- Keep your feet moisturized – Dry, cracked feet make the feet vulnerable to infection, therefore, ensure you apply moisturizing lotions to the dry areas of your feet.
- Inspect your footwear – Ensure your shoes are rid of any material that may irritate your feet. Also avoid poorly-fitting shoes and shoes with high heels, as these make the feet vulnerable to injuries and structural malformations. Shoes with a wide toe box and lower heels create enough space for the feet reducing the risk of foot disorders.
Additionally, you should begin wearing new shoes gradually, so as to prevent frictional problems.
- Wear socks – Always wear socks before you wear your shoes. The socks protect your feet from frictional injuries and blisters.
- Keep your toenails well-trimmed – This ensures microbes are not trapped in the nails and also helps prevents ingrown toenails.
- Perform foot exercises – Stretch exercises of your foot keep them strong and flexible preventing functional injuries. Examples of foot stretch exercises include Achilles stretch, big toe stretch, and toe pull.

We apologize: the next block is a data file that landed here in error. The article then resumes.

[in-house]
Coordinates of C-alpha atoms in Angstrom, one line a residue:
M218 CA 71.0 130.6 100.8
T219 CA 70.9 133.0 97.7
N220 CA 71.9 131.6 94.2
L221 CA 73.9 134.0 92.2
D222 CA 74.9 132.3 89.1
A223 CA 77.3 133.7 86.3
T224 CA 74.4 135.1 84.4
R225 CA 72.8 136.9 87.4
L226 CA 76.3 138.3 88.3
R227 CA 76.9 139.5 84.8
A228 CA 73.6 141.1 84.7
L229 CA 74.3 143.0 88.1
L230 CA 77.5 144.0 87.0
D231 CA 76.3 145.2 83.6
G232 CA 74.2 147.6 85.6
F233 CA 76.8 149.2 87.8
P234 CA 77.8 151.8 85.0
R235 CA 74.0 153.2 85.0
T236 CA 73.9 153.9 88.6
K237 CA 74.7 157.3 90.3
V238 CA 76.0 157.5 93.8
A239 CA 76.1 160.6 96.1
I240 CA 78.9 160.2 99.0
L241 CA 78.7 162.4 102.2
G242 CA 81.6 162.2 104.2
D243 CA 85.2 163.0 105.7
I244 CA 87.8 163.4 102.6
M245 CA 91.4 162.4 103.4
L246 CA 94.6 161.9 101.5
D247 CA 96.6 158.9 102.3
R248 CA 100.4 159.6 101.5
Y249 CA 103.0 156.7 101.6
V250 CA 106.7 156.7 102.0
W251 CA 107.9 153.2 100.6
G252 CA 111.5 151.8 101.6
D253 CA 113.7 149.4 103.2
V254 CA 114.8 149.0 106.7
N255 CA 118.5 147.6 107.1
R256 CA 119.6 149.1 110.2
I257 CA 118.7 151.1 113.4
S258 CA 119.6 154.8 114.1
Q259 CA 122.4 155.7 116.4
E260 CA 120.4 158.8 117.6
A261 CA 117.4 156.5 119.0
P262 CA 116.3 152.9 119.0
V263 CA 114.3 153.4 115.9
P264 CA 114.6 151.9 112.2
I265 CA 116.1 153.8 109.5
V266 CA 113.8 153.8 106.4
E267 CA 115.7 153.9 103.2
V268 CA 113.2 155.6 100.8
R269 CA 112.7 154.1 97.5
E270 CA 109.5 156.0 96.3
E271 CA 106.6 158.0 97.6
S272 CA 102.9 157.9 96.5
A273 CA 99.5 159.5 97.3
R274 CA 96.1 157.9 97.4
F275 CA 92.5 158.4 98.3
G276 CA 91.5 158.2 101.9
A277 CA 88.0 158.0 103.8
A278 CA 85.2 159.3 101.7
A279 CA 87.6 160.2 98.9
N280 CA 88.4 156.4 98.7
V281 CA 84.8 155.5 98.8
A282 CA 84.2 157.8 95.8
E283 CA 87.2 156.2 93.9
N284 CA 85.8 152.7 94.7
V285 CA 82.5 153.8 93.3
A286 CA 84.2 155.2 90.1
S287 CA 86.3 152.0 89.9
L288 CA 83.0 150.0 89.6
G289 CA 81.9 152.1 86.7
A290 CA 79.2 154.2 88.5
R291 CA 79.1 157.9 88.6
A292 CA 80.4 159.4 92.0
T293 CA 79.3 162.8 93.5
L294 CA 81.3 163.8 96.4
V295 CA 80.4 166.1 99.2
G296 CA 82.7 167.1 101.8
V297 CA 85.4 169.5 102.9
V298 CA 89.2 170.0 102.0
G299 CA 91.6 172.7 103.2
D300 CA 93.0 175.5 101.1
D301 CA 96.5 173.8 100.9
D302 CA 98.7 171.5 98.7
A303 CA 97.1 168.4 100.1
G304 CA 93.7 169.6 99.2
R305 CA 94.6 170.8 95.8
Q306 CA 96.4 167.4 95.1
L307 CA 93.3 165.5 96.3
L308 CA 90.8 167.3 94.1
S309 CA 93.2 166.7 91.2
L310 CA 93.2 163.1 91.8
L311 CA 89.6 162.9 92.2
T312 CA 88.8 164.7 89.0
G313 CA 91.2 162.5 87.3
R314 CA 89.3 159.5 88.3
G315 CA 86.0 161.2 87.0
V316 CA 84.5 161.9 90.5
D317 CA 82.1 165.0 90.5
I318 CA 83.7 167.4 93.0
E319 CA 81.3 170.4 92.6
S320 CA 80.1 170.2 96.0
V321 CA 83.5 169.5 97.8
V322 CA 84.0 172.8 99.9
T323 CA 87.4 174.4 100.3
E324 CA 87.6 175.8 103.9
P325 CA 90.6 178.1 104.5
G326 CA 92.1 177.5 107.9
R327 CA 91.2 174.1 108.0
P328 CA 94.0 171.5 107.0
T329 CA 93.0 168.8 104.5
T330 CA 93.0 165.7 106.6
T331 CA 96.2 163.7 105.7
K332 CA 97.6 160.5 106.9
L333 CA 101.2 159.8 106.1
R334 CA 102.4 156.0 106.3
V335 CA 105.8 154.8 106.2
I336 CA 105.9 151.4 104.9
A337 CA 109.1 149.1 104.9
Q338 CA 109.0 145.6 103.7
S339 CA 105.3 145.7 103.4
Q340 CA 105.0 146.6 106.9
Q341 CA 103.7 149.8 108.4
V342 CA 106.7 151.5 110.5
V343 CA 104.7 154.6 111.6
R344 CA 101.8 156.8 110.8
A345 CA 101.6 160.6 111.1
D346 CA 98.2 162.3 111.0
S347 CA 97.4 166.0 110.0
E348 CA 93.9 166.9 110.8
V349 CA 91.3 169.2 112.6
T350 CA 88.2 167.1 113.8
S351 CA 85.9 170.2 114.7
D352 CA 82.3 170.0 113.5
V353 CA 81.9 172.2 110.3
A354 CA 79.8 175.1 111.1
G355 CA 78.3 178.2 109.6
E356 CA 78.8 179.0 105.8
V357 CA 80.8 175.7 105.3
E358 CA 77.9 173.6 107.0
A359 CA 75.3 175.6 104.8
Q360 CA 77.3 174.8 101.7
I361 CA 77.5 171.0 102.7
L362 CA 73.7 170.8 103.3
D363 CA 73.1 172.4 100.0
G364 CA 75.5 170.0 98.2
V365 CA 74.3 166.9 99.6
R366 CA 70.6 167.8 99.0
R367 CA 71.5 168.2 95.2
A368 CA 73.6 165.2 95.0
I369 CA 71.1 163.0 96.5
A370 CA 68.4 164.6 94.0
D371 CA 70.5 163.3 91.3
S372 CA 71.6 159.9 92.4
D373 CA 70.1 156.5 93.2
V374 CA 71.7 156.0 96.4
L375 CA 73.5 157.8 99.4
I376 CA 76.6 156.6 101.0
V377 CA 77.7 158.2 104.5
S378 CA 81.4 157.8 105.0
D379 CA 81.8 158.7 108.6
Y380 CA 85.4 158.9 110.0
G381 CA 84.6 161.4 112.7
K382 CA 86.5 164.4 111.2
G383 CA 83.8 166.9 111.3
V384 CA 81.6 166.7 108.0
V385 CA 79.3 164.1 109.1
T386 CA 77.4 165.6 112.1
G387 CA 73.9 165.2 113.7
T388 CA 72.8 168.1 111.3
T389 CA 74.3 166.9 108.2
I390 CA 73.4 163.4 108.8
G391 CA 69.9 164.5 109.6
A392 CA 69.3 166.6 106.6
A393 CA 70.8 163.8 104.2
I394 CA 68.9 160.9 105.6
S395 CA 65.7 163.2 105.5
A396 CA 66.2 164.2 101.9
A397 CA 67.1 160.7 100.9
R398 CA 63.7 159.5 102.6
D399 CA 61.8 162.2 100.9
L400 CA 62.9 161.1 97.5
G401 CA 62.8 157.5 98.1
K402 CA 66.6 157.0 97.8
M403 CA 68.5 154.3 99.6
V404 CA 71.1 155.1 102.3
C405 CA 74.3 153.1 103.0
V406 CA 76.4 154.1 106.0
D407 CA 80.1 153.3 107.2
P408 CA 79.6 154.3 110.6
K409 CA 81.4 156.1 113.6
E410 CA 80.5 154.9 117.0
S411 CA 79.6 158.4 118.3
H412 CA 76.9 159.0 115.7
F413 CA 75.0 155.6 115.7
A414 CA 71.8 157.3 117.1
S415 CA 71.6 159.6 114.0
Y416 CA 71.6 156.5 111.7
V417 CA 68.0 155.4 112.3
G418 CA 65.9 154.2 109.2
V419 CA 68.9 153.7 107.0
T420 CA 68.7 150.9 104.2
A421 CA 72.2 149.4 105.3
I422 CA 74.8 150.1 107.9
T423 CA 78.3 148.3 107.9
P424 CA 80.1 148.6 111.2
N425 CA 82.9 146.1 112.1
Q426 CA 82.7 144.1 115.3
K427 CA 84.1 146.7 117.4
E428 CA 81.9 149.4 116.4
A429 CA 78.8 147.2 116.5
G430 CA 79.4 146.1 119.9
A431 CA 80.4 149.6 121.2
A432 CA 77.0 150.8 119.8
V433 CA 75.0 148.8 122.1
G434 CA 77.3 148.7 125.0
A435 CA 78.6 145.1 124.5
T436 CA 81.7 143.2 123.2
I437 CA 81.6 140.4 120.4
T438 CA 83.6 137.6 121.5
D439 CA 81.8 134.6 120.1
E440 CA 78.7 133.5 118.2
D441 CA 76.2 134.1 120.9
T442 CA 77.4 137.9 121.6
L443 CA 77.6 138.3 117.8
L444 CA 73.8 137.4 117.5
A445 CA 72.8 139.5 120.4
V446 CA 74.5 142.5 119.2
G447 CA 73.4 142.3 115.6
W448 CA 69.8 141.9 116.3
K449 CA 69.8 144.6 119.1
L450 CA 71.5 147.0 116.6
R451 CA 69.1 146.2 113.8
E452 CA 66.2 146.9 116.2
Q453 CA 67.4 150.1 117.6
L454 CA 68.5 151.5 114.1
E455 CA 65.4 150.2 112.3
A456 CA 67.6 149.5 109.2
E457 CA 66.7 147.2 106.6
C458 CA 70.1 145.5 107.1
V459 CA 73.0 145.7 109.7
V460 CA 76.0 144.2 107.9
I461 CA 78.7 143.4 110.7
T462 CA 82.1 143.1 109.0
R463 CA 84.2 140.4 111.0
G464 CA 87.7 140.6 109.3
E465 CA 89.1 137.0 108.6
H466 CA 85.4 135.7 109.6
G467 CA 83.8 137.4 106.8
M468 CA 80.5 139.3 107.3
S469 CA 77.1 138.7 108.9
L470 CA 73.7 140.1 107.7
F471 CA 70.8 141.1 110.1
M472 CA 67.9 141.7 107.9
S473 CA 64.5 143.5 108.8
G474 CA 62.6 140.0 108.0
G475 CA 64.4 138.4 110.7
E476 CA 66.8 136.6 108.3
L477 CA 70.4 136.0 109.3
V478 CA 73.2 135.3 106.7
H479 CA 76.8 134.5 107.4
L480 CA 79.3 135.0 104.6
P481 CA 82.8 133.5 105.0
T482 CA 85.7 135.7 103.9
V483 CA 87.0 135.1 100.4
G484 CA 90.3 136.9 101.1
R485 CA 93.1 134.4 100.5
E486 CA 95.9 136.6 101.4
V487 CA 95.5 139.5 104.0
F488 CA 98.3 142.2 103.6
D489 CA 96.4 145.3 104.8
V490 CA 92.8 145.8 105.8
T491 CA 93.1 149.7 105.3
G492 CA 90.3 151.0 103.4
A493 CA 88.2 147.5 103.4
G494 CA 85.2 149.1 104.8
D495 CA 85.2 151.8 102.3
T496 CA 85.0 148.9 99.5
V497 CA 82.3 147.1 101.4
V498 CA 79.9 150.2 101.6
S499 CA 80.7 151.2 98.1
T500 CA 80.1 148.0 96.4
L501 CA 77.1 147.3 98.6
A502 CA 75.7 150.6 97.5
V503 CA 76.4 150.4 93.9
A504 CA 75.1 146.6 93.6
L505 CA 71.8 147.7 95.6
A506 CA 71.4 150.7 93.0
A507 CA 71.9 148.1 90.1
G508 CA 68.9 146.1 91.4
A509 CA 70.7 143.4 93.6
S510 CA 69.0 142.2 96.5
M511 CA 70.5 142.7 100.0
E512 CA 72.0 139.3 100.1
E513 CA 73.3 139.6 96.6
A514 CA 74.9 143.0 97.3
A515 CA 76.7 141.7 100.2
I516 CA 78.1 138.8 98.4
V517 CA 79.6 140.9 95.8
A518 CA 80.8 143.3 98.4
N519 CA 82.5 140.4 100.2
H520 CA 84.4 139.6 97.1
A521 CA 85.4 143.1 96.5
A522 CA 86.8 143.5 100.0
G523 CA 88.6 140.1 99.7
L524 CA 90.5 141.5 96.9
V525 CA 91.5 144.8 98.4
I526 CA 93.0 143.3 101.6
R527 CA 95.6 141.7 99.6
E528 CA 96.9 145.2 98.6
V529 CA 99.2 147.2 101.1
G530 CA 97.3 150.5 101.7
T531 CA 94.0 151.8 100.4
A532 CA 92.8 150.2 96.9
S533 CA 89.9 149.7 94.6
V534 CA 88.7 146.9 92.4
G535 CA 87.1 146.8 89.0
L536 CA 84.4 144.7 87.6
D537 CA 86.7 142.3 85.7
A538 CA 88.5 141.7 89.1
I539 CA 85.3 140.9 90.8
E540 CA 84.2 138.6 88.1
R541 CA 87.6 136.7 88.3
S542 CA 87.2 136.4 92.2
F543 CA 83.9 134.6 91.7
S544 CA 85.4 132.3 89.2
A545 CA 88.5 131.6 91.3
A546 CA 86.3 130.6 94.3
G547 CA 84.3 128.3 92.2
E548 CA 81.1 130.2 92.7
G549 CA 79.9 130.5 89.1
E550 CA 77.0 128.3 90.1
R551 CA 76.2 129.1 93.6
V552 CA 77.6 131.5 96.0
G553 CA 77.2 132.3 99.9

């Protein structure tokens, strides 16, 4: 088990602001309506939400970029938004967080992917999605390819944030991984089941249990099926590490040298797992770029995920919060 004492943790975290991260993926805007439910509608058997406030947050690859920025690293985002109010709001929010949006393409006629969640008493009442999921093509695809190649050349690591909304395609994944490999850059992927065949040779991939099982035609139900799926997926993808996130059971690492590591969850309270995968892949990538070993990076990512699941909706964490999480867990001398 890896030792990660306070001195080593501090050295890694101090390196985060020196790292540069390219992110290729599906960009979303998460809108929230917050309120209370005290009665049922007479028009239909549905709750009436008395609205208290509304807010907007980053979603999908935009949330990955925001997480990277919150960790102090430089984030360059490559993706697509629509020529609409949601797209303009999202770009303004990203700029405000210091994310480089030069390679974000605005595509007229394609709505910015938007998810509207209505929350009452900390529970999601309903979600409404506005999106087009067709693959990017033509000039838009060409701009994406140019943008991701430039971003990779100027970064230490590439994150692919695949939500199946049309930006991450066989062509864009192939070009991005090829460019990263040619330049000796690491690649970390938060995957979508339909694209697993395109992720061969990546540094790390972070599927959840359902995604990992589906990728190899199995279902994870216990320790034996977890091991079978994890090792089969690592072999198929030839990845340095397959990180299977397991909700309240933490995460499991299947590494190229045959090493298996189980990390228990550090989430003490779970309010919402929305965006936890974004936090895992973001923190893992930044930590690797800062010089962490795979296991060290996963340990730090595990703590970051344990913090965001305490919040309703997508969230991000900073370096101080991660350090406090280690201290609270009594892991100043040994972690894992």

Big toe pain often results from poor foot mechanics, wearing tight-fitting shoes, blisters, bunions, fractures, overuse injuries, ingrown toenails, and nail infections.
Other symptoms associated with big toe pain include swelling, tenderness, and warmth of the ball toe or ball of the foot. It also causes difficulty walking, running, and standing.
Treatment of most of these causes of big toe pain is conservative and consists of rest, cold therapy, elevation of the foot, use of analgesics, orthotics, and physical therapy. In severe cases and cases where symptoms do not respond to conservative management, surgery may be required to cause resolution of symptoms.
Big toe pain can be prevented by maintaining proper foot and nail hygiene, foot stretch exercises, wearing proper-fitting shoes and using orthotics.